LINGUIST List 11.2643

Wed Dec 6 2000

Calls: Semantic Web Workshop, Texas Linguistic Society

Editor for this issue: Jody Huellmantel <>

As a matter of policy, LINGUIST discourages the use of abbreviations or acronyms in conference announcements unless they are explained in the text.


  1. Steffen Staab, Semantic Web Workshop 2001 (WWW10)
  2. William Griffin, 2001 Texas Linguistic Society Conference

Message 1: Semantic Web Workshop 2001 (WWW10)

Date: Tue, 05 Dec 2000 18:20:50 +0100
From: Steffen Staab <>
Subject: Semantic Web Workshop 2001 (WWW10)

 Call for Papers

 Semantic Web
 WWW-10 Workshop

 May 1, 2001

Comprehensive information to be found at

Workshop Outline

The "Semantic Web", a term coined by Tim Berners-Lee, is used to
denote the next evolution step of the Web. Associating meaning with
content or establishing a layer of machine understandable data would
allow automated agents, sophisticated search engines and interoperable
services, will enable higher degree of automation and more intelligent
applications. The ultimate goal of the Semantic Web is to allow
machines the sharing and exploitation of knowledge in the Web way,
i.e. without central authority, with few basic rules, in a scalable,
adaptable, extensible manner. With RDF as the basic platform for the
Semantic Web, a multitude of tools, methods and systems have just
appeared on the horizon. The goal of the workshop is to share
experiences about these systems, exchange ideas about improvements of
existing tools and creation of new systems, principles and
applications. Also an important goal is to develop a cooperation model
among Semantic Web developers, and to develop a common vision about
the future developments.

Relevant workshop topics include (non-exhaustive list):
 � Language and Representation issues
 � Semantic Web infrastructure and architectures
 � Metadata and conceptual models for annotating content, resources,
and portals
 � Automatic annotation/tagging/metadata creation and recommendation
 � Tools, systems and methodologies for Semantic Web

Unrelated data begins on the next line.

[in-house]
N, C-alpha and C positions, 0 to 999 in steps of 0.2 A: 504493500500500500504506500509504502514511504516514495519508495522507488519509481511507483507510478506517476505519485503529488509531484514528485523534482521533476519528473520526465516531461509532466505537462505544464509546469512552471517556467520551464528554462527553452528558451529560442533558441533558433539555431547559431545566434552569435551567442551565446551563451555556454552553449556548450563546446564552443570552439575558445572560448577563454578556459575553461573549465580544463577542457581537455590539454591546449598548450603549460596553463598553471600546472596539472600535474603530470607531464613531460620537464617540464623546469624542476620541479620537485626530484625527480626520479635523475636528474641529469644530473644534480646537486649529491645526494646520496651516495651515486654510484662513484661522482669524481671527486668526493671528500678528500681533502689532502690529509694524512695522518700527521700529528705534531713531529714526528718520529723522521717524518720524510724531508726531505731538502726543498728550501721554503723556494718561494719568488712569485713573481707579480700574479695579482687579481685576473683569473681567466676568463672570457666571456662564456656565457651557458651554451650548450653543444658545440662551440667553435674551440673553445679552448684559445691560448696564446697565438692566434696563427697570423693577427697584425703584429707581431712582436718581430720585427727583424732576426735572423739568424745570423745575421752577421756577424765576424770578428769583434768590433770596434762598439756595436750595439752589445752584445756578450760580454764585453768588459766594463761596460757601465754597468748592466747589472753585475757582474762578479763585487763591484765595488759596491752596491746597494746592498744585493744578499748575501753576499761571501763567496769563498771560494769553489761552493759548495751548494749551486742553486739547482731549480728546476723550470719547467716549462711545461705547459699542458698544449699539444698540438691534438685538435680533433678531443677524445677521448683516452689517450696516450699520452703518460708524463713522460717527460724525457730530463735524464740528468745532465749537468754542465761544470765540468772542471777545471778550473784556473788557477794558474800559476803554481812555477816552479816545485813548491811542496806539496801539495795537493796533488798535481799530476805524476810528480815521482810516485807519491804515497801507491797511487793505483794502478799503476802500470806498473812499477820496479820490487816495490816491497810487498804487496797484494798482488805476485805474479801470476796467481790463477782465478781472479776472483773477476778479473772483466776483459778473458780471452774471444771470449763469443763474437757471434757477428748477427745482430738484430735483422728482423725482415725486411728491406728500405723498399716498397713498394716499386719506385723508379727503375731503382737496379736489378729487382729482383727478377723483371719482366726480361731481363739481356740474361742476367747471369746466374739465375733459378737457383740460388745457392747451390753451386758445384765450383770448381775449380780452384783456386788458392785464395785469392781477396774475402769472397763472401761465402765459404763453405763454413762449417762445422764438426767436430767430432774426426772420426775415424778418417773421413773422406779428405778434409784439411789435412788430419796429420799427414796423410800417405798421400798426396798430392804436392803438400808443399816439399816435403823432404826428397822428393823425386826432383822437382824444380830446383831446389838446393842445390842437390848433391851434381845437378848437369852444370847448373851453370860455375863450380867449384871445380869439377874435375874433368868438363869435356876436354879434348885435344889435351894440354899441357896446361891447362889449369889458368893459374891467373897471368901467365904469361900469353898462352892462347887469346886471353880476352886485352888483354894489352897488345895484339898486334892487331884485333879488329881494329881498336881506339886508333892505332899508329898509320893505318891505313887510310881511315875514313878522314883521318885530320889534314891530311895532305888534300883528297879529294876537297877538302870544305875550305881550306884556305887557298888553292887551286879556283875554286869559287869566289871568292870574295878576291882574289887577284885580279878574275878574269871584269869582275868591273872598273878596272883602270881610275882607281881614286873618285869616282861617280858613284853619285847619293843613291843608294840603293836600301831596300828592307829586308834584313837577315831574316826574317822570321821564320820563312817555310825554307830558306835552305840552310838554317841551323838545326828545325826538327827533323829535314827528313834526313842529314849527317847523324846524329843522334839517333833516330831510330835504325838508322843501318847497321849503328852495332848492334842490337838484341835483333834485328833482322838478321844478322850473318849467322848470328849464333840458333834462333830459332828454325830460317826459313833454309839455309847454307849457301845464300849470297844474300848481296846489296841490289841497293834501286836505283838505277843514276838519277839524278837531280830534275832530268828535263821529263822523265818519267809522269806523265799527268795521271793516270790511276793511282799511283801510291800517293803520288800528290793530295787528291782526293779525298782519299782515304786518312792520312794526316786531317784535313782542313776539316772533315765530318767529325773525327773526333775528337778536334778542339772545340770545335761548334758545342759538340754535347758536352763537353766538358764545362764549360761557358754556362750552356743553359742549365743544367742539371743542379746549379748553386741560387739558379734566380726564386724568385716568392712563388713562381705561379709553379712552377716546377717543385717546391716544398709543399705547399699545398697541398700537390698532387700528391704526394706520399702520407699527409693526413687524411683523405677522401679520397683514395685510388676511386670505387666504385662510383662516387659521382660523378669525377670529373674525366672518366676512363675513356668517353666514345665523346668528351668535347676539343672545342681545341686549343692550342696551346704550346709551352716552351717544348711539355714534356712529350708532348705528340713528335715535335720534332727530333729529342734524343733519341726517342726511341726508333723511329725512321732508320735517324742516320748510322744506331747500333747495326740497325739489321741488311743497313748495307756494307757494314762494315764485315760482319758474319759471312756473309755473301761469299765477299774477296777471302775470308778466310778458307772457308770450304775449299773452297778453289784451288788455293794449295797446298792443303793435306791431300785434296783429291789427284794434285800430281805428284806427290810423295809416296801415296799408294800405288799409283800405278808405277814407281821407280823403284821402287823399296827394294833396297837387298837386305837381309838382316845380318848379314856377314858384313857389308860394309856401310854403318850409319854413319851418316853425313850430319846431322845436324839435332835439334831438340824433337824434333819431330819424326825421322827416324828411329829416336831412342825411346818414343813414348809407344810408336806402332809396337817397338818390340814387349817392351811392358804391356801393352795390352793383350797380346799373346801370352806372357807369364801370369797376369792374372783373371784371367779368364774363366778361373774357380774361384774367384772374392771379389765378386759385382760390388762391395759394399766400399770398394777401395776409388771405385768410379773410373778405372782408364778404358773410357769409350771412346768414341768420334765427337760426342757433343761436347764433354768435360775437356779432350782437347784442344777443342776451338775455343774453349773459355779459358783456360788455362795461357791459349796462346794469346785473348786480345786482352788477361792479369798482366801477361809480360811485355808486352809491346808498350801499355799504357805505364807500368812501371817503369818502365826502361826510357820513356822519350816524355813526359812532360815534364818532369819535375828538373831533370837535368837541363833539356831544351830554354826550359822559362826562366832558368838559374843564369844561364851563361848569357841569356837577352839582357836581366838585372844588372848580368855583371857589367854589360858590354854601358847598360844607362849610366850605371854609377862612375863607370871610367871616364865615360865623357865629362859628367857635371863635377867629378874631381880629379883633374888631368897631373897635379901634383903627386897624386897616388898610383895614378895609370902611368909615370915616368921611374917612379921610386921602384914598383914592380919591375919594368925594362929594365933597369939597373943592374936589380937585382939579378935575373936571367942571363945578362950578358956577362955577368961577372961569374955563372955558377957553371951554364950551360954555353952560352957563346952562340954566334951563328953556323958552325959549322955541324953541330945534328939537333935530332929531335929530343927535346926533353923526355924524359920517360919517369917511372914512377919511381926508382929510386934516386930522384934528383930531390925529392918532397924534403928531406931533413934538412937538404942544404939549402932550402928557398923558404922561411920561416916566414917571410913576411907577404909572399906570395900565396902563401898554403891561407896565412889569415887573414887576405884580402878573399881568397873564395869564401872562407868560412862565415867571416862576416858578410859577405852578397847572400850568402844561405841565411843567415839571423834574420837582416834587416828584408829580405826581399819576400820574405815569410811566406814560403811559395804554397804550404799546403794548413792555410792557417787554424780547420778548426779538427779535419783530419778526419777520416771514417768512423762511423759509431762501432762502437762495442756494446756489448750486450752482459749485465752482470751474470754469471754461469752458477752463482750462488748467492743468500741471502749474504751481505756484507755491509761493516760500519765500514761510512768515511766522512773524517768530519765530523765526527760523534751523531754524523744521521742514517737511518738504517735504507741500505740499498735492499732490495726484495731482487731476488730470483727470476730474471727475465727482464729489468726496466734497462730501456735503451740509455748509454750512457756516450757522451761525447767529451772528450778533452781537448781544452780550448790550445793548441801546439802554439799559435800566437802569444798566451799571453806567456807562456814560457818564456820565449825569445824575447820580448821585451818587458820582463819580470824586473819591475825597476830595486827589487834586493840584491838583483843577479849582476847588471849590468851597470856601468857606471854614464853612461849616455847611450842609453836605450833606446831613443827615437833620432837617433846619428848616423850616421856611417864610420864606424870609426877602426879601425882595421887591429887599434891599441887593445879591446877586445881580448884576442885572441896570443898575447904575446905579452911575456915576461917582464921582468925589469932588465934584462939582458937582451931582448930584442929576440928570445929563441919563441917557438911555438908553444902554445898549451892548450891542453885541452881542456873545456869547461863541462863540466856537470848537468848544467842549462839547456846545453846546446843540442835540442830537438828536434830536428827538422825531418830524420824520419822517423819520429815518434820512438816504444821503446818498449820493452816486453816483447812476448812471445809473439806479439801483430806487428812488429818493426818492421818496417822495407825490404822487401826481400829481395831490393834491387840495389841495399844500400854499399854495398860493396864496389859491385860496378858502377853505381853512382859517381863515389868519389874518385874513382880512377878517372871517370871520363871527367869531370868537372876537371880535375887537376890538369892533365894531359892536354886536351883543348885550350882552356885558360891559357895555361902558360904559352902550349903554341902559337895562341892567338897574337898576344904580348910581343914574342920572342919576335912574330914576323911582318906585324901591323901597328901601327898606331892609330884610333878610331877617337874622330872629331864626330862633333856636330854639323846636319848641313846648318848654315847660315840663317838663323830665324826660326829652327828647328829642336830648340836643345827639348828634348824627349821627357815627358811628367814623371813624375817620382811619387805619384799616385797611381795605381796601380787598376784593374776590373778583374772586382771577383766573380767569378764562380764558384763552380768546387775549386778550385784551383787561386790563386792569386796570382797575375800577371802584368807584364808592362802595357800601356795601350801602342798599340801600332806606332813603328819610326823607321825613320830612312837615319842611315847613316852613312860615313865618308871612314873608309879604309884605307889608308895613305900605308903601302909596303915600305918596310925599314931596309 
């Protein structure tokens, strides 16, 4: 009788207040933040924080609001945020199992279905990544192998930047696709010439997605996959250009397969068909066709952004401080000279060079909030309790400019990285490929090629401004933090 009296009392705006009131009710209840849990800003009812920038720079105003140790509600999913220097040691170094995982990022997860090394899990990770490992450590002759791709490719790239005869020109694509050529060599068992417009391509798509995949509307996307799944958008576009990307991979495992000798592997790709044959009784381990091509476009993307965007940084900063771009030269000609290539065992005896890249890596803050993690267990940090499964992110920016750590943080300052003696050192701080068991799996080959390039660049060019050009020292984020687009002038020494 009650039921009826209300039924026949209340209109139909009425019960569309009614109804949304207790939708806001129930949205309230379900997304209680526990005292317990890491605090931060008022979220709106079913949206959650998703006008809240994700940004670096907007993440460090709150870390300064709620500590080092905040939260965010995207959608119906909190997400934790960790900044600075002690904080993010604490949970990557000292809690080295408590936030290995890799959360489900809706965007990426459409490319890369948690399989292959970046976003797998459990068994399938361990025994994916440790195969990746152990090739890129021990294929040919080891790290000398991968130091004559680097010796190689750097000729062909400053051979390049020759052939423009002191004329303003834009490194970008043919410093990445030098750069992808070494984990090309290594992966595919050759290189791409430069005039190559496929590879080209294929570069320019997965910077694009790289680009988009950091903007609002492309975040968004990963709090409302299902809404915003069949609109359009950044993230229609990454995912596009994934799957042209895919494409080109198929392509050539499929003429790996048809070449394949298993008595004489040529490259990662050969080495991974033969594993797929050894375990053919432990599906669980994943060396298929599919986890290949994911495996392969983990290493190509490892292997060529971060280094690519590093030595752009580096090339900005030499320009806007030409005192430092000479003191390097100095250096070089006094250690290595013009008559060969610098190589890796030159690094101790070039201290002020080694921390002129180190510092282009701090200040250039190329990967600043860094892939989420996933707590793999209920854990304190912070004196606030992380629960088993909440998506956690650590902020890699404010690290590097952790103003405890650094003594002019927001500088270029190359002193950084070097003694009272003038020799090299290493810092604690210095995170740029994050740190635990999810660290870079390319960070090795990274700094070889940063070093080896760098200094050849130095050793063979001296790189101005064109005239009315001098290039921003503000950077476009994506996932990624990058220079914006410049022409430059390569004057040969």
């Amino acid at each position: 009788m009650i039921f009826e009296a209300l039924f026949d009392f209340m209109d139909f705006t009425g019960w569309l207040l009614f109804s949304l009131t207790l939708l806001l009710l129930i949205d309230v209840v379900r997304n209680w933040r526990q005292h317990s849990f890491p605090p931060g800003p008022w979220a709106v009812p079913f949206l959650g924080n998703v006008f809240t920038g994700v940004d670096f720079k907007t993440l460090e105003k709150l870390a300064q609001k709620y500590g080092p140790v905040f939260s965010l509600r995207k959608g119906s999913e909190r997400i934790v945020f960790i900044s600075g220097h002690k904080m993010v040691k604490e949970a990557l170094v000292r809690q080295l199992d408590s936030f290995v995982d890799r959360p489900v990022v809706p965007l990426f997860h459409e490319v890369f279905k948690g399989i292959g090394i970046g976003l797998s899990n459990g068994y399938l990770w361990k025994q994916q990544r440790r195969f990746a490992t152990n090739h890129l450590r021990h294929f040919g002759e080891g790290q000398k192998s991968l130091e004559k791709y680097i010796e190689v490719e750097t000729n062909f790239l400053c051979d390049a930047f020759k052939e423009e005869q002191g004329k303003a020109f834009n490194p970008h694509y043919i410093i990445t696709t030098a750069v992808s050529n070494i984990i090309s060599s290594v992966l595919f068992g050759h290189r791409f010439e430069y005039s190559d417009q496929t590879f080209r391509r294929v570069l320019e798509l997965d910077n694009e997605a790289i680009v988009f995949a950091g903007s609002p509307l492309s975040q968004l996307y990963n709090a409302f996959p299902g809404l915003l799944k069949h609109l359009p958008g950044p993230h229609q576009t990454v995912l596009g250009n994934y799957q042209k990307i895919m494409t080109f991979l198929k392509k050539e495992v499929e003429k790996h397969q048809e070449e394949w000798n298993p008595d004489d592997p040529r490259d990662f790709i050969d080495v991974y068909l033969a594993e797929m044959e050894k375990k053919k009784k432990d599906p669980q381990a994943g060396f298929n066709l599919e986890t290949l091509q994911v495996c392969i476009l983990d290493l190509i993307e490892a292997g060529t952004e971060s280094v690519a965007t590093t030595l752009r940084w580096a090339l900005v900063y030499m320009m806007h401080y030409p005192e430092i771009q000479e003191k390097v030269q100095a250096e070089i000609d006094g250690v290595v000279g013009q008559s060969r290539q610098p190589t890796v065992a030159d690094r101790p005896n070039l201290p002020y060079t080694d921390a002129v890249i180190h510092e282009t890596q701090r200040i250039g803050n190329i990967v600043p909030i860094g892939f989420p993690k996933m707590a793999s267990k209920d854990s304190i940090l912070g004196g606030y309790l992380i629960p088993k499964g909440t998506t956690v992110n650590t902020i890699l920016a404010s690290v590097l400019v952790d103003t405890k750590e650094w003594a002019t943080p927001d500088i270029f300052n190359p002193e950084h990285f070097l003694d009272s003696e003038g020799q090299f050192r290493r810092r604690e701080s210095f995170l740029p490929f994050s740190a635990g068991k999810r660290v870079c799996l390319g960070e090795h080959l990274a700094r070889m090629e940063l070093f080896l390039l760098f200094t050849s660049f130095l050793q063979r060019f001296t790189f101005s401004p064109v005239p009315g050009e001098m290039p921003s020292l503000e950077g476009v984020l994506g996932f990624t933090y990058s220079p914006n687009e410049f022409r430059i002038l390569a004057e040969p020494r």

� Application of semantic web technology
 � Migrating information to semantic formats & Information Filtering
 � Trust in the Semantic Web
 � Query languages for the Semantic Web
 � Information correlation, integration, mediation and brokering on
 the Web
 � Resource discovery
 � Distributed inference services
 � Semantic Web mining

Important Dates

 Deadline for paper submission 1 Jan 2001
 Notification of acceptance 1 Feb 2001
 Deadline final contributions 1 Apr 2001

 All accepted papers will be published in the workshop proceedings.
 In addition, a few selected best papers will be considered for
 publication in a special issue of the ETAI Semantic Web Journal

Submission Information

We invite contributions that advance the state-of-the-art in topics
related to the purpose of the workshop. Persons interested in
participating should submit either a technical paper or a position
paper addressing new research issues. In addition, we solicit
proposals for panel discussions and break-out groups that work towards
visions for the semantic web. Submit by e-mail before January 1, 2001
following the format instructions at to

Organizing Committee

 Stefan Decker, Database Group, Stanford University
 Database Group, Stanford University
 Gates Hall 4A, Room 425
 Stanford, CA 94305-9040, USA
 phone: +1 650-723-1422
 fax: +1 650-725-2588

 Dieter Fensel, VU Amsterdam
 Division of Mathematics & Computer Science,
 Vrije Universiteit Amsterdam,
 De Boelelaan 1081a, 1081 HV Amsterdam, NL
 The Netherlands

 Amit Sheth, Univ. of Georgia
 Large Scale Distributed Information Systems Lab, Computer Sc.,
 415 GSRC, University of Georgia, Athens GA 30602-7404 USA
 Also, Taalee Inc.